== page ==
I have bipolar disorder.
This is not uncommon for someone with my background. I have a generational history of familial dysfunction; abuse (substance, emotional, and domestic), divorce, broken relationships, and suicide. I am confident that there is also a generational history of undiagnosed and untreated mental and emotional disorder – something that is not uncommon in the African-American Community.
Like a lot of women who grow up in the Black church, my go to method for many years was attempted prayer. I mean that to be read like the term attempted murder; my intention was to kill the chaos in my mind and soul but I failed. I spent so many years thinking that if I could just ‘get right’, ‘do right’, fast more, read the Bible more, go to church more, quote more scripture, then I would be fixed. I wasn’t convinced but I tried to believe that my depression, suicidal thoughts, promiscuity, and risk-taking behavior remained because I was “in sin”. And if I could just get out of sin, by believing, praying, and all the other things on the list of good Christian behaviors, then I would be made well.
On one side, God could take away my depressive and manic episodes and the behaviors associated with each mood swing if I prayed hard enough. But the other side of the theological coin is that my manic and depressive episodes are what God uses to keep me dependent on him as he is the only source that can heal me when he sees fit and provide grace to me until he does. I tried to live between these two pillars of belief but they are both painfully unrealistic. Either it’s my fault for not being worthy by word, deed, or belief, of God helping me. Or, God in his or her* infinite wisdom and compassion has intentionally created a co-dependent relationship that requires me to never get well just so I will talk to him.
Bipolar disorder is estimated to affect 5.7 million adult Americans (about 2.6% of the U.S.). Like any other illness, bipolar disorder is not a respecter of persons; it happens to good people. We are not all like those characters you see on Law & Order episodes or those murder mystery shows. And our disorder is not the scapegoat for people behaving badly. People living with bi-polar disorder, diagnosed or not, want to get better. Most of us have the long list of medications and doctors we’ve tried to prove it.
Living with and managing any kind of emotional disorder is work. You have to work through the consequences of your highs and low moments. There’s more work in getting the right diagnosis, then there’s more work in finding the right mix that will enable you to just keep your head above water. And then there’s the work of managing your relationships, your career, physical health, self-esteem and energy – all of which are impacted by the disorder. To quote Rihanna, “It’s work, work, work, work, work,” The good news is that life with bi-polar can actually work; for many of us it is possible to go beyond just surviving bi-polar to enjoying a fully productive life.
Here’s a list of a few well-known celebrities and leaders who have found success while living with bi-polar disorder:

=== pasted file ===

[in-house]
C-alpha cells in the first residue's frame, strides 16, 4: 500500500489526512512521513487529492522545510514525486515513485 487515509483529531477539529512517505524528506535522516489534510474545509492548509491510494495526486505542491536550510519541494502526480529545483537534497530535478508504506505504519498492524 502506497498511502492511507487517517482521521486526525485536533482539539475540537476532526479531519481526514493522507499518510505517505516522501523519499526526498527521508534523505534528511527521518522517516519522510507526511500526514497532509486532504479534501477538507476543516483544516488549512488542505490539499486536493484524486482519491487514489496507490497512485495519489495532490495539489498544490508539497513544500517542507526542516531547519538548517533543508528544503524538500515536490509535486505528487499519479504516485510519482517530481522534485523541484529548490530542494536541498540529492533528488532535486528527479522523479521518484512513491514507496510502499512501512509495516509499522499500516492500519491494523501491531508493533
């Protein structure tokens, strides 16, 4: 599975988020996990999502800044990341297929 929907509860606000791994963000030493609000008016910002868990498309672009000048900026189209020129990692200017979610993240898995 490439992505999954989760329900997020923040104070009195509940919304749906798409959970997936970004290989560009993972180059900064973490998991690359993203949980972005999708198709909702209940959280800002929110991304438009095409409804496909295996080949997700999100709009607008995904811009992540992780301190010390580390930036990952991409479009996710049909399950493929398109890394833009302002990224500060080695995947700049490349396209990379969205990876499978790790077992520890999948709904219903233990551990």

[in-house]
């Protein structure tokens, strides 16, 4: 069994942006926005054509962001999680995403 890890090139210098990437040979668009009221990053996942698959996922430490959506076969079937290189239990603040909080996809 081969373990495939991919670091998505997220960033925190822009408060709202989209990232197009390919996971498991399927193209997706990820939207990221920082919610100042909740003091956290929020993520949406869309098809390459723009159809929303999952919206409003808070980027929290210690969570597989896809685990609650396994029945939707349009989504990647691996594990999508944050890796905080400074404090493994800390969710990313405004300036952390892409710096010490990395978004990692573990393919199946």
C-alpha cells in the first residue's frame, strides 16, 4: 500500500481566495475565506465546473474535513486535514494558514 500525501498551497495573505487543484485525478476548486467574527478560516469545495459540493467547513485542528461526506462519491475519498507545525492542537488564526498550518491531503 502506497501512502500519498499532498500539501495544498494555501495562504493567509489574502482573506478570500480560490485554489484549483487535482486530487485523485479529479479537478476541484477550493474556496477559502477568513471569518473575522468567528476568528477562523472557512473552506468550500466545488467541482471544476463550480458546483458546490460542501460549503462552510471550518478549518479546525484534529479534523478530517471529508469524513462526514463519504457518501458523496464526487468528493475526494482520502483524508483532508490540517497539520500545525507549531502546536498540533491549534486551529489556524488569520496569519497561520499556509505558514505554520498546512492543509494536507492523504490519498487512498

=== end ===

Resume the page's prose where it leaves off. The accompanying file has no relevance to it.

- Jane Pauley
- Jim Carrey
- Charlie Pride
- Demi Lovato
- Ted Turner
- Jennifer Lewis
- Brian Wilson
- Mike Tyson
- Nina Simone
- Robin Williams
- Richard Dreyfuss
- Sara Silverman
- Jean-Claude Van Damme
- Stephen Fry
- Frank Sinatra
- Catherine Zeta-Jones
- Margaret Trudeau
- Carrie Fisher
- Metta World Peace, formerly known as Ron Artest
I am not a celebrity but I am actively building success on my own terms. While living with bipolar disorder, I also graduated from Masterman, one of the top public high schools in the country and have a bachelor’s and master’s degree in education. I worked my way from serving with Americorps, to teaching 5th grade, to a six-figure salary with a Fortune500 company before leaving corporate America to start my own business. And after lots of lessons learned, I’ve been able to build a healthy marriage and raise a smart, compassionate, and self-confident daughter. Do I still have highs and lows? Yes, but I also contentment, peace, and self-compassion as I work my way through life.
I have bipoloar disorder. And I am tired of not talking about it. And I am ready to let go of feeling like it’s something that needs to be connected to weakness or shame.
Growing up in the church, one of the sayings I heard a lot was, “Tell the truth, shame the devil.” I hate that saying – I don’t think telling the truth should be connected with shame, but with change. So one of my mantras is, “Tell the truth, change a life.” I’ve started writing and speaking about the intersection of mental illness, the black church, and spirituality because I believe that this is a way to ignite change. And even though I have more questions than answers I am confident that my story can help someone else get a little more free whether they are an attempted prayer or not.
*I imagine that some of you are jumping to a conclusion that my implying God could be feminine contributes to my problems, since biblically God is referred to as masculine. But if we are indeed made in his image and women are the ones that give birth, why is it so far fetched that God would have similar feminine attributes as well as masculine attributes?